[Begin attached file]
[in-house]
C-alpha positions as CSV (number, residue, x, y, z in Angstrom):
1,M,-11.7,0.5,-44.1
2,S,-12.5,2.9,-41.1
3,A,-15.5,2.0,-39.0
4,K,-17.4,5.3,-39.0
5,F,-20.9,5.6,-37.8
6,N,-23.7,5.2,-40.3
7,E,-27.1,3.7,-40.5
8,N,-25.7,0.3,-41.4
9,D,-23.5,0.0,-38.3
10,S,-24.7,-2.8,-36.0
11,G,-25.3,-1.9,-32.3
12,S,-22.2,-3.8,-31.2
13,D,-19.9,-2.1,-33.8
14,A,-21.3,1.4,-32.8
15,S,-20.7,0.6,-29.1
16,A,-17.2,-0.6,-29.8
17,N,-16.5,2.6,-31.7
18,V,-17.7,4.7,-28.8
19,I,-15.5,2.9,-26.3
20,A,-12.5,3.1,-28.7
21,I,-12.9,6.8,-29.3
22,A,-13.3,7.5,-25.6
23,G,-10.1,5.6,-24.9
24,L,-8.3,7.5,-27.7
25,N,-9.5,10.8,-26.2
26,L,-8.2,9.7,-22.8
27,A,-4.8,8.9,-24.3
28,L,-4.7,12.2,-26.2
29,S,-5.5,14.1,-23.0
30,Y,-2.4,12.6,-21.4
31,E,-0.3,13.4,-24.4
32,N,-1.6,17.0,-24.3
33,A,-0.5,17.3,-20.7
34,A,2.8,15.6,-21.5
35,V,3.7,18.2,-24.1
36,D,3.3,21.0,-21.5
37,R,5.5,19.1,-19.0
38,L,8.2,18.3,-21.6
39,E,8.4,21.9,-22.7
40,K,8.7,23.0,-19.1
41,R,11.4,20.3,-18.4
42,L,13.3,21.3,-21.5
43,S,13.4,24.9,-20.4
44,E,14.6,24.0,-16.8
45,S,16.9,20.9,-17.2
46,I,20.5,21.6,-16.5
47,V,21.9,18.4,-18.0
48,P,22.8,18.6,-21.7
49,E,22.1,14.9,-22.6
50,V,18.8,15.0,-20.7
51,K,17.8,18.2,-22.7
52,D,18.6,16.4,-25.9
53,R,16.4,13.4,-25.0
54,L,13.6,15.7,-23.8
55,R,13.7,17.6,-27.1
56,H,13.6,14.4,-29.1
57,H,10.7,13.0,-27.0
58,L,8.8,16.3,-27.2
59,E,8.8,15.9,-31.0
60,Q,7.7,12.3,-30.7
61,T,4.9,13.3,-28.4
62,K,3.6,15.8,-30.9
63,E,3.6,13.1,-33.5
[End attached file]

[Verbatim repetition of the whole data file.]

[in-house]
C-alpha positions as CSV (number, residue, x, y, z in Angstrom):
1,M,-11.7,0.5,-44.1
2,S,-12.5,2.9,-41.1
3,A,-15.5,2.0,-39.0
4,K,-17.4,5.3,-39.0
5,F,-20.9,5.6,-37.8
6,N,-23.7,5.2,-40.3
7,E,-27.1,3.7,-40.5
8,N,-25.7,0.3,-41.4
9,D,-23.5,0.0,-38.3
10,S,-24.7,-2.8,-36.0
11,G,-25.3,-1.9,-32.3
12,S,-22.2,-3.8,-31.2
13,D,-19.9,-2.1,-33.8
14,A,-21.3,1.4,-32.8
15,S,-20.7,0.6,-29.1
16,A,-17.2,-0.6,-29.8
17,N,-16.5,2.6,-31.7
18,V,-17.7,4.7,-28.8
19,I,-15.5,2.9,-26.3
20,A,-12.5,3.1,-28.7
21,I,-12.9,6.8,-29.3
22,A,-13.3,7.5,-25.6
23,G,-10.1,5.6,-24.9
24,L,-8.3,7.5,-27.7
25,N,-9.5,10.8,-26.2
26,L,-8.2,9.7,-22.8
27,A,-4.8,8.9,-24.3
28,L,-4.7,12.2,-26.2
29,S,-5.5,14.1,-23.0
30,Y,-2.4,12.6,-21.4
31,E,-0.3,13.4,-24.4
32,N,-1.6,17.0,-24.3
33,A,-0.5,17.3,-20.7
34,A,2.8,15.6,-21.5
35,V,3.7,18.2,-24.1
36,D,3.3,21.0,-21.5
37,R,5.5,19.1,-19.0
38,L,8.2,18.3,-21.6
39,E,8.4,21.9,-22.7
40,K,8.7,23.0,-19.1
41,R,11.4,20.3,-18.4
42,L,13.3,21.3,-21.5
43,S,13.4,24.9,-20.4
44,E,14.6,24.0,-16.8
45,S,16.9,20.9,-17.2
46,I,20.5,21.6,-16.5
47,V,21.9,18.4,-18.0
48,P,22.8,18.6,-21.7
49,E,22.1,14.9,-22.6
50,V,18.8,15.0,-20.7
51,K,17.8,18.2,-22.7
52,D,18.6,16.4,-25.9
53,R,16.4,13.4,-25.0
54,L,13.6,15.7,-23.8
55,R,13.7,17.6,-27.1
56,H,13.6,14.4,-29.1
57,H,10.7,13.0,-27.0
58,L,8.8,16.3,-27.2
59,E,8.8,15.9,-31.0
60,Q,7.7,12.3,-30.7
61,T,4.9,13.3,-28.4
62,K,3.6,15.8,-30.9
63,E,3.6,13.1,-33.5